An employee-engaged approach to the development of cultural value statements will generate helpful feedback, and — most important — it will increase buy-in. Employees will appreciate the fact that you have taken their inputs into account.
As you engage people across the company, you will find that certain values hold universal appeal and relevance. But you’ll also find that there are subcultures within your company, each with its own unique values. Engineers and product managers will live by different cultural values than salespeople or accounts payable clerks. As you clarify the values that are universal, make sure you leave room for subcultures inside the different operating systems, domains and functions of your company.
When Culture Needs to Change
While cultural values are meant to be enduring, they do sometimes need to change. There are two events that can precipitate the need for a cultural reset:
- An acquisition
- A pivot
An acquisition brings together two separate cultures. In a scale acquisition, where a similar company is acquired to grow market share, the acquirer is dominant. The top team is often kept on only briefly, and the goal is to absorb the acquired company into the acquiring company’s existing culture as quickly as possible. Leaders need to be clear about expectations, and must invest time to help employees in the acquired company learn the values that matter to the acquirer. It’s a wedding of unequals; the acquirer is in control. Acquired company employees need to adapt.
The more difficult type of acquisition is a scope acquisition. Here the acquirer’s thesis is to gain access to capabilities it doesn’t already possess. In scope acquisitions the acquired company needs autonomy, especially early on — including cultural autonomy. As integration proceeds, the two cultures will slowly merge into one — often with as much change occurring within the acquirer’s culture as in that of the acquired.
Sometimes your position in the ecosystem shifts so significantly that a strategic pivot is required. Your pivot might involve a change in product, business model, market segment or organization structure — or all of the above. In such situations, “Our Way of Business” may need to change. A change in core company values can be traumatic to existing employees. In The Loop leaders are sensitive to these feelings of loss and confusion, and support employees through the transition.
When I was at the Star Tribune in the mid nineties, we executed a major strategic pivot. We made big changes to our organization, our go-to-market strategy and our product line. Suddenly we weren’t just a newspaper anymore. We launched websites and magazines to serve diverse consumer market verticals, such as cars, real estate, help wanted and apartments.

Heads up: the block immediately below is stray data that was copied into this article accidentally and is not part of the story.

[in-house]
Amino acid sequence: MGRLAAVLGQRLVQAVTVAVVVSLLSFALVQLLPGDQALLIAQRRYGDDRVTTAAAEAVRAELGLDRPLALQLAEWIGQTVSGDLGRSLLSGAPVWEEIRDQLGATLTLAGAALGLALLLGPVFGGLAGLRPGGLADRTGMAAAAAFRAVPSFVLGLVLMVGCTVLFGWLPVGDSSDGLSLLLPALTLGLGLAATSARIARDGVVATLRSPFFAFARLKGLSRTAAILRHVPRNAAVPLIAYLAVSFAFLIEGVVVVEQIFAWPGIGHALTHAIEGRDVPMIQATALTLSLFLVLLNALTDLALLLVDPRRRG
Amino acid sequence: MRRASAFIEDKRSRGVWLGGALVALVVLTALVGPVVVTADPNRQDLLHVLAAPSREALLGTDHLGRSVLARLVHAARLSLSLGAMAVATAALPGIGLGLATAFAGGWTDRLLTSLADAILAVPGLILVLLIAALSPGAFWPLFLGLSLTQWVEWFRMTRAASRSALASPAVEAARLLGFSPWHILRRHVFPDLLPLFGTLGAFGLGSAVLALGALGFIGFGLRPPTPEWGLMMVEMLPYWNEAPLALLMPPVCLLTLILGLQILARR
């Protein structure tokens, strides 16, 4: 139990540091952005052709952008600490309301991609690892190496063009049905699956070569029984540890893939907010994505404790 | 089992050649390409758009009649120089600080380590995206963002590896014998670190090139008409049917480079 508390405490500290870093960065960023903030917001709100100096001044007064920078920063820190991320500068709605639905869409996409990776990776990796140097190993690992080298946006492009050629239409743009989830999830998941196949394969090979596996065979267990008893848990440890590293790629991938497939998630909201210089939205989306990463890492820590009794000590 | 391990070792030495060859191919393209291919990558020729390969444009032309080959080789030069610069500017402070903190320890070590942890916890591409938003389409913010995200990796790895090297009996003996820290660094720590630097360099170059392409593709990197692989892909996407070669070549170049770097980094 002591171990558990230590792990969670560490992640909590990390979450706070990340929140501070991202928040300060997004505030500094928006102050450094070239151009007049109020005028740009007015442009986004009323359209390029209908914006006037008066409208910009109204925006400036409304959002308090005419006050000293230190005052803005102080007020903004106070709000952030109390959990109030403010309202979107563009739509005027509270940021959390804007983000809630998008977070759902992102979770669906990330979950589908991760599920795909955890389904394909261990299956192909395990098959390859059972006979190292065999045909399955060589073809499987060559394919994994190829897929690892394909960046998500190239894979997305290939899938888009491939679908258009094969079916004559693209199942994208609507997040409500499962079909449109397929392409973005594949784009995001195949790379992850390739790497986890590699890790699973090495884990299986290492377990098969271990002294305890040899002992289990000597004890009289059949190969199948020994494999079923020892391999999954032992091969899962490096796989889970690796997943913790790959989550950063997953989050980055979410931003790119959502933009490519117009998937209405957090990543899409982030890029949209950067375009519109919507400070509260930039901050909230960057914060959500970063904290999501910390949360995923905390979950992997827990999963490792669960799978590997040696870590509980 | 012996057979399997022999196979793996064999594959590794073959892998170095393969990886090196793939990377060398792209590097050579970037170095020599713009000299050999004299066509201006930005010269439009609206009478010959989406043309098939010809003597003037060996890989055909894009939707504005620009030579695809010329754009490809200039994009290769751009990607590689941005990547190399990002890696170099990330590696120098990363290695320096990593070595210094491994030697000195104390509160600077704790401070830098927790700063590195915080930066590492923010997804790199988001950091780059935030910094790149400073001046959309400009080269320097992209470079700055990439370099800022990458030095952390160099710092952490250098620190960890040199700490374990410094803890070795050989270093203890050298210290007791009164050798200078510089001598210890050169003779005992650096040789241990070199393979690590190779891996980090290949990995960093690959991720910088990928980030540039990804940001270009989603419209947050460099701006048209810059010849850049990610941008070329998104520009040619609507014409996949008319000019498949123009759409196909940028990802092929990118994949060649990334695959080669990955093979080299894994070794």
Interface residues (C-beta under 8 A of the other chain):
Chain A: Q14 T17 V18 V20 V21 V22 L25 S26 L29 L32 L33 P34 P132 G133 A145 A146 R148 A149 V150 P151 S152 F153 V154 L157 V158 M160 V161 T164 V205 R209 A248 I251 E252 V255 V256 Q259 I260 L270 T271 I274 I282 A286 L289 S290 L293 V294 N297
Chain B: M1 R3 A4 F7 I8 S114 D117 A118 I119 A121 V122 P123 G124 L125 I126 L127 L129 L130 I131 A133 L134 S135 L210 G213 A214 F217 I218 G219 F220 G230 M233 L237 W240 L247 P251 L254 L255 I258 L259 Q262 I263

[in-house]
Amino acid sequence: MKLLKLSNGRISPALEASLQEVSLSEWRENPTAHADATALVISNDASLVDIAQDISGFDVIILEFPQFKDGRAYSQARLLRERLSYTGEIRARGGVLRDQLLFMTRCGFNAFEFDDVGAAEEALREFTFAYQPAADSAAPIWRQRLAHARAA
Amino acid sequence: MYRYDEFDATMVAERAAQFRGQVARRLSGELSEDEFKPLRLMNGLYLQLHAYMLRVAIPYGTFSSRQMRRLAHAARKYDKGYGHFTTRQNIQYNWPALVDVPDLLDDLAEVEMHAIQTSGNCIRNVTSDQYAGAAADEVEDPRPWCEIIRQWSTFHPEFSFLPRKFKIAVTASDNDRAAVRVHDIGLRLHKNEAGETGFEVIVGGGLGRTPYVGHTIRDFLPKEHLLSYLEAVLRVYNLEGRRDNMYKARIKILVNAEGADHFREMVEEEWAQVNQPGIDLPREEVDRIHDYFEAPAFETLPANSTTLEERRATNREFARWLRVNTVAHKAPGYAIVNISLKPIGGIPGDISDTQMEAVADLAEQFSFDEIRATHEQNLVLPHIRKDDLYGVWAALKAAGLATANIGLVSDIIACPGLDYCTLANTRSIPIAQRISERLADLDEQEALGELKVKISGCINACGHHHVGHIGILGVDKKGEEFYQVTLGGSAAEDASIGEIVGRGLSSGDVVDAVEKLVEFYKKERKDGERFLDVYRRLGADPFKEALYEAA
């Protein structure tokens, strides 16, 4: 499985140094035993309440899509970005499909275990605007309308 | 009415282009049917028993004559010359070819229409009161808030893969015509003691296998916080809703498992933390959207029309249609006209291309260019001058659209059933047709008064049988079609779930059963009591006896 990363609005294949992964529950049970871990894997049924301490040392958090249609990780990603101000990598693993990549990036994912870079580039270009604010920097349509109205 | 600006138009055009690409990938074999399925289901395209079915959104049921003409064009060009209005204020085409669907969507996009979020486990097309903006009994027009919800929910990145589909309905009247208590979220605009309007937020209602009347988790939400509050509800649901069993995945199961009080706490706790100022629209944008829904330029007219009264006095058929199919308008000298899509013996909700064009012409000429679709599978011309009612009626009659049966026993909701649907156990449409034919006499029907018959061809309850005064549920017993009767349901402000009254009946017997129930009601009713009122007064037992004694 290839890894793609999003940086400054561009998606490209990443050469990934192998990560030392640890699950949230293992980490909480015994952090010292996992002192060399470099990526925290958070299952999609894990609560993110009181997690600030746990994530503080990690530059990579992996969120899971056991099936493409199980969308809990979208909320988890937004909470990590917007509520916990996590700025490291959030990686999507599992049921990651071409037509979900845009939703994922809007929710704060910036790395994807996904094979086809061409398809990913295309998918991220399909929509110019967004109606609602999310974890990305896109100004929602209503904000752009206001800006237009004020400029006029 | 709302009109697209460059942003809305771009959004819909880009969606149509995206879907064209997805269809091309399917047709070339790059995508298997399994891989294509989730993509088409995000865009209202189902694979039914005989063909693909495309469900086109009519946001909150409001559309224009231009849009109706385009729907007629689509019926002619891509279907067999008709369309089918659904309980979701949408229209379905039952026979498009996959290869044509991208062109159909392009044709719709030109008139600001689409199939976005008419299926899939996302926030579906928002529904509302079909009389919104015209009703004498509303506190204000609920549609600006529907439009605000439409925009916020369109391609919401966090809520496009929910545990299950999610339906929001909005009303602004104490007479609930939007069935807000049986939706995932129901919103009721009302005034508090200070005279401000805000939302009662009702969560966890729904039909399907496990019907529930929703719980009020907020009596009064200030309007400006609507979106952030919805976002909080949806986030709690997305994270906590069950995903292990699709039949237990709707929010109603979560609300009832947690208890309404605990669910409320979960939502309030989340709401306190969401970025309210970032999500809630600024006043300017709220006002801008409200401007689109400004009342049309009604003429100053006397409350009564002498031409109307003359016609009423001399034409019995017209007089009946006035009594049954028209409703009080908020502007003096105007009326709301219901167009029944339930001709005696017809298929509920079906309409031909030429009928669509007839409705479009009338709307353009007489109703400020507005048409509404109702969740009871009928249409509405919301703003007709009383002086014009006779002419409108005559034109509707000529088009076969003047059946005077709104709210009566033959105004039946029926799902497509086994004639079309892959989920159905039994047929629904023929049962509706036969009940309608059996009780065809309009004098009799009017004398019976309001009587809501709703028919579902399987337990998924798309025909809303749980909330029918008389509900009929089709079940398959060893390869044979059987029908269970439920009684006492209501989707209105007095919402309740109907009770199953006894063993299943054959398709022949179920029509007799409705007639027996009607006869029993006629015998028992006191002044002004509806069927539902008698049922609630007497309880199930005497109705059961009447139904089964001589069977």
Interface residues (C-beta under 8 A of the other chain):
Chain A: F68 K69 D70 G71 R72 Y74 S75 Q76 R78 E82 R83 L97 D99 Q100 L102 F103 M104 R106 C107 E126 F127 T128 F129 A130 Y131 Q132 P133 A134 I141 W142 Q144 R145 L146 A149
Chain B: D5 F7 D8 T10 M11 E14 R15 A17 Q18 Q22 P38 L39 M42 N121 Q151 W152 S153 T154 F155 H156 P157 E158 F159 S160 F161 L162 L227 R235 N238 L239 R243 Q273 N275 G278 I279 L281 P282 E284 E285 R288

When the strategic shifts were announced, Joel Kramer (the publisher at the time) took time to honor the culture we were saying goodbye to, before turning our attention to the culture we were being asked to accept. It was like a funeral, in the best sense of the word. The people that had been successful in the old way of doing things weren’t ostracized; rather, they were honored for doing their best under the previous way of doing things. We all paid our respects to the old culture before we were asked to embrace the new one.
A pivot will likely lead you to new cultural values. Preside over a funeral first, honoring the past, before you turn to the future. Explain why new demands on the enterprise require a new culture. Your new cultural values will be more welcomed if people feel you have respected the passing of the old ones.
Culture as a System
A systems view of culture helps leaders understand what it takes to keep it healthy. Leaders must attend to the system’s stocks, flows and feedback loops:
- Cultural values are stocks. Adherence to any given company value can rise or fall; these can be measured through pulse surveys.
- Flows are the actions that increase or decrease value adherence.
- Feedback loops provide data to actors about the status of stocks; this data informs action.
The performance of an employee inside a given role is a function of the person’s competency, motivation and energy. The job of the culture system is to increase all of these. In the enterprise, a key factor in the health of the culture system is the competency, motivation and energy of the CEO. A CEO proves commitment to culture in daily acts. No matter how elegant the words that convey stated values, deeds are more powerful than words. This starts with the CEO’s personal behavior, and extends into CEO decisions. Values become real when employees observe CEOs making painful and even costly decisions in the defense of values.
Expectations cascade down. If a CEO holds senior executives to account on adherence to company values, these execs will do the same with their direct reports. In the fit systems enterprise, the executive team takes proactive steps to ensure the culture system is continuously improved. As with any business system, these interventions may involve people, workflows, technology and money flows.
Culture is advanced through words and action, repeated time and time again in different forums and contexts. In the fit systems enterprise there are many message bearers — the CEO, all top executives, mid-managers and frontline employees.
The human resource function plays an important role in a healthy culture. It might launch learning programs and values-based affiliation groups that advance the cause. From time to time it might sponsor a tiger team to conduct a culture health assessment. HR plays a vital role in hiring, ensuring that new employees are a fit with the culture; and onboarding, where key cultural values are communicated. It’s also responsible for the performance management system, where it can ensure cultural values are front and center in employee assessment.
HR is also involved in advancement decisions. Employees watch closely to see who gets promoted; these decisions clearly communicate the values that are most important to top leadership. Even though hiring managers and executives have final say, a strong HR leader will provide input. In a healthy culture system, the CEO and executives are as concerned about values alignment as is the HR team.
Google has conducted research into the attributes most associated with effective leadership in the company. As a result of this research, the company has developed a list of 11 leadership evaluation questions to be asked of team members who work under a leader. The data gathered is used in leadership assessment and promotion decisions. Here are the 11 questions, answered on a scale of 1 (strongly agree) to 5 (strongly disagree):